Another solid year of growth in capital and income

The Bankers Investment Trust 15 February 2022 Review
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The Bankers Investment Trust

Another solid year of growth in capital and income

Investment trusts
Global equities

15 February 2022

Price

115.2p

Market cap

£1,513m

AUM

£1,589m

NAV*

116.2p

Discount to NAV

0.93%

*Including income. At 8 February 2022.

Yield

1.91%

Ordinary shares in issue

1,313.1m

Code/ISIN

BNKR/GB00BN4NDR39

Primary exchange

LSE

AIC sector

Global

52-week high/low

125.0p

104.0p

NAV* high/low

125.2p

105.8p

*Including income

Gross gearing*

6.0%

Net gearing*

6.0%

*As at 8 February 2022

Fund objective

Over the long term, The Bankers Investment Trust (BNKR) aims to achieve capital growth in excess of the FTSE World Index and dividend growth greater than inflation, as measured by the UK Consumer Price Index, by investing in companies listed throughout the world.

Bull points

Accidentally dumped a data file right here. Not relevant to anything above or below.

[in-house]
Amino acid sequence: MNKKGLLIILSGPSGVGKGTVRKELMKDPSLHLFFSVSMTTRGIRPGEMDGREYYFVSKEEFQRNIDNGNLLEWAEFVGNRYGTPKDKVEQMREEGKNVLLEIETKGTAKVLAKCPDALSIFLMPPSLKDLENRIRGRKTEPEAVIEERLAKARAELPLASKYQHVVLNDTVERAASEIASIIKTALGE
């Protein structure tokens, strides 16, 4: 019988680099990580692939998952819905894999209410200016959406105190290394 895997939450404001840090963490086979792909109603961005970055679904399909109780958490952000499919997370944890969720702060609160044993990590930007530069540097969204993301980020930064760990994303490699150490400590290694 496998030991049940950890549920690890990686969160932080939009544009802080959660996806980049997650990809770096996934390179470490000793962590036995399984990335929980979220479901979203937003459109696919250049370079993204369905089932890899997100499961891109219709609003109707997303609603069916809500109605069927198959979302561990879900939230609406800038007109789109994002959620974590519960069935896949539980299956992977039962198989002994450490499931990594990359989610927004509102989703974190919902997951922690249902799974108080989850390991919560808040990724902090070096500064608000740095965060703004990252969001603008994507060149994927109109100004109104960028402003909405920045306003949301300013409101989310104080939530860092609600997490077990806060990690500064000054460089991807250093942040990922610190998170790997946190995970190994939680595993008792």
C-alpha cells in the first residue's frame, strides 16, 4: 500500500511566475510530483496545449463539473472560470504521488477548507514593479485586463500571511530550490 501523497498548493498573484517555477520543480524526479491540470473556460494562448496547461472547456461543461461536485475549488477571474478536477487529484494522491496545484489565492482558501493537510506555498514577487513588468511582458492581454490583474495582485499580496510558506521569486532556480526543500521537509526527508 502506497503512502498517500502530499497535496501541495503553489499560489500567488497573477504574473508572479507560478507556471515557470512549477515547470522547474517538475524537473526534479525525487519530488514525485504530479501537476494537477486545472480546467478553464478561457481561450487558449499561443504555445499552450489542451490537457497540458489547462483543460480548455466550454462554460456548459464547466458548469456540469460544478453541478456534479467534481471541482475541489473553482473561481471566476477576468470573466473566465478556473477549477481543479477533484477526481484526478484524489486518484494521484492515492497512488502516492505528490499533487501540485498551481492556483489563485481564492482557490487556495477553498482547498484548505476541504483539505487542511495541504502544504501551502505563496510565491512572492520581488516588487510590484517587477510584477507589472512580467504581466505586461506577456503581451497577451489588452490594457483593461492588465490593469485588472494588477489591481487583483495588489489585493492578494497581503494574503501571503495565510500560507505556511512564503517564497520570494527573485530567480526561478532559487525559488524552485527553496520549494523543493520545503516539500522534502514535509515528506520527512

The experienced manager is well placed to manage this dual mandate portfolio.

One of the longest records of dividend growth in the sector.

Competitive fees.

Bear points

Continued UK bias sets BNKR at odds with the available opportunity set.

Reliance on JHI managers could restrict choice of styles and alpha generation.

Arguably still over-diversified at the stock level.

Analysts

David Holder

+44 (0)20 3681 5700

Sarah Godfrey

+44 (0)20 3077 5700

The Bankers Investment Trust is a research client of Edison Investment Research Limited

The Bankers Investment Trust (BNKR) has continued to post good returns for investors during the financial year ended October 2021, which also saw the 55th consecutive year of dividend increase. Long tenured lead manager Alex Crooke oversees a team of in-house regional managers, allocating capital on the basis of where he sees attractive fundamentals. Over the past 12 months the allocation to European and Pacific ex-Japan equities has been increased on the basis of attractive valuations and the prospects for dividend growth. In addition, part of Crooke’s remit is to decide upon the level of gearing, which has risen on the back of new long-term structural borrowings secured in July 2021. The manager anticipates the recent spike in global inflation will moderate but is likely to persist at 2–4%, which he feels is supportive for long-term equity market returns.